How to write a standout CV
We all know that having a great CV is essential to stand out from the competition and grab future employers’ attention. However, if it’s been a while since you looked at your CV or you’ve heard conflicting opinions about what makes a CV great, it can be hard to know where to start. I’ve put together the following key points to think about when you are tackling your CV, if have them in mind next time set about creating your CV you’ll be well on your way to success!
Make a great first impression
You may have heard it many times before, but first impressions really do count! Your CV should be beautifully presented, with clearly and consistently spaced text that is easy to read, step away from overuse of Arial, and try fonts such as Calibri, Tahoma or Verdana for a fresh modern feel. Automated spelling and grammar checks are very helpful but make sure you also sense check your CV by getting someone else to read it, does it make sense and is your message coming across?
Tell us about yourself
A short personal profile of three to five lines at the very beginning of your document provides an opportunity to tell the employer directly about yourself. Try to encapsulate what you offer in terms of key skills, experience and values, what is your unique selling point? If you find this tricky to write, think about times when you have had positive feedback in the past, what would your friends say are your key qualities? Draw on this to help you write about what you can offer.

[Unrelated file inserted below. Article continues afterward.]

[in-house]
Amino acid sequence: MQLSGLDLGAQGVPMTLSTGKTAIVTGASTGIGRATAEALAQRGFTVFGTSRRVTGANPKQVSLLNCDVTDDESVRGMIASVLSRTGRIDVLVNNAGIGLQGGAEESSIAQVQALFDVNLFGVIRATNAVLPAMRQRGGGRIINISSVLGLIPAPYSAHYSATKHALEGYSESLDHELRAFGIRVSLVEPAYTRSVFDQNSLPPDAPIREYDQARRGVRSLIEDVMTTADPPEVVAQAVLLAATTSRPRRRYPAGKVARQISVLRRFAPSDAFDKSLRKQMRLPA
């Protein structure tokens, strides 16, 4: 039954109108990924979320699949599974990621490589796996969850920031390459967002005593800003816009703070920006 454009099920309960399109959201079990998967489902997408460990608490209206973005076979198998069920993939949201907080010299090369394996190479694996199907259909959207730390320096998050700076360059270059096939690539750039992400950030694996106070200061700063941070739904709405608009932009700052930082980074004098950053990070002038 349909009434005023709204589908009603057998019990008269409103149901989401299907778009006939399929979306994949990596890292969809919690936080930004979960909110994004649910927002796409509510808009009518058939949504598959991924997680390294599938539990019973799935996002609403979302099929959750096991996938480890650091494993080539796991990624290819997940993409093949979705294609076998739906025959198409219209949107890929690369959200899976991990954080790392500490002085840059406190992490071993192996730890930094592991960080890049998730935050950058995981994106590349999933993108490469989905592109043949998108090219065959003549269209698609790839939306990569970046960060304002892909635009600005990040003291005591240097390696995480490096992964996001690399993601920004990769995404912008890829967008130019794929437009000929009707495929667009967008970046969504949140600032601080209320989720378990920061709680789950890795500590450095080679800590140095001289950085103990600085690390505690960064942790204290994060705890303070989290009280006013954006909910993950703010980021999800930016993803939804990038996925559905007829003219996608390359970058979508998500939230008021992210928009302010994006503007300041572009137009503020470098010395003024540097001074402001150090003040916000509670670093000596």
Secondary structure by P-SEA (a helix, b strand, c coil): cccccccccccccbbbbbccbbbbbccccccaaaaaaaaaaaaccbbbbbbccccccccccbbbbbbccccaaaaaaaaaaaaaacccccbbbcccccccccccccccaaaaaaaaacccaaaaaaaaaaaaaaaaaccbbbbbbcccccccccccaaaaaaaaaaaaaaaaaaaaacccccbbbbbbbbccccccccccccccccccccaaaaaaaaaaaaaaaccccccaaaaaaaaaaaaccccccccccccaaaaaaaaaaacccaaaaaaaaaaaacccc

Highlight your achievements
One of the most common ways that people sell themselves short when writing their CV is by listing their former responsibilities in the format of a job description. This tells your potential employer very little about you, and what you can achieve. Instead, think of each bullet as an opportunity to outline an achievement, something you changed for the better, a project you successfully managed or a new starter who you mentored and helped to thrive. Make these achievements as specific as possible with numbers, timescales and percentages.
Take the time to tailor every CV you send out
Tailoring your CV to the job you are applying for is essential. Before you begin an application grab yourself a highlighter and mark off each of the skills, qualities or competencies mentioned in the job advert. Then, include examples of as many of these as possible in your CV, including these key words will help your CV to make it through any candidate selection software or help to convince the person reading it that you are the right person for the job.
Good luck with creating your new CV! If you need some additional help I offer CV reviews and preparation, taking the time to get to know you and your experience, so please get in touch if you’d like to know more.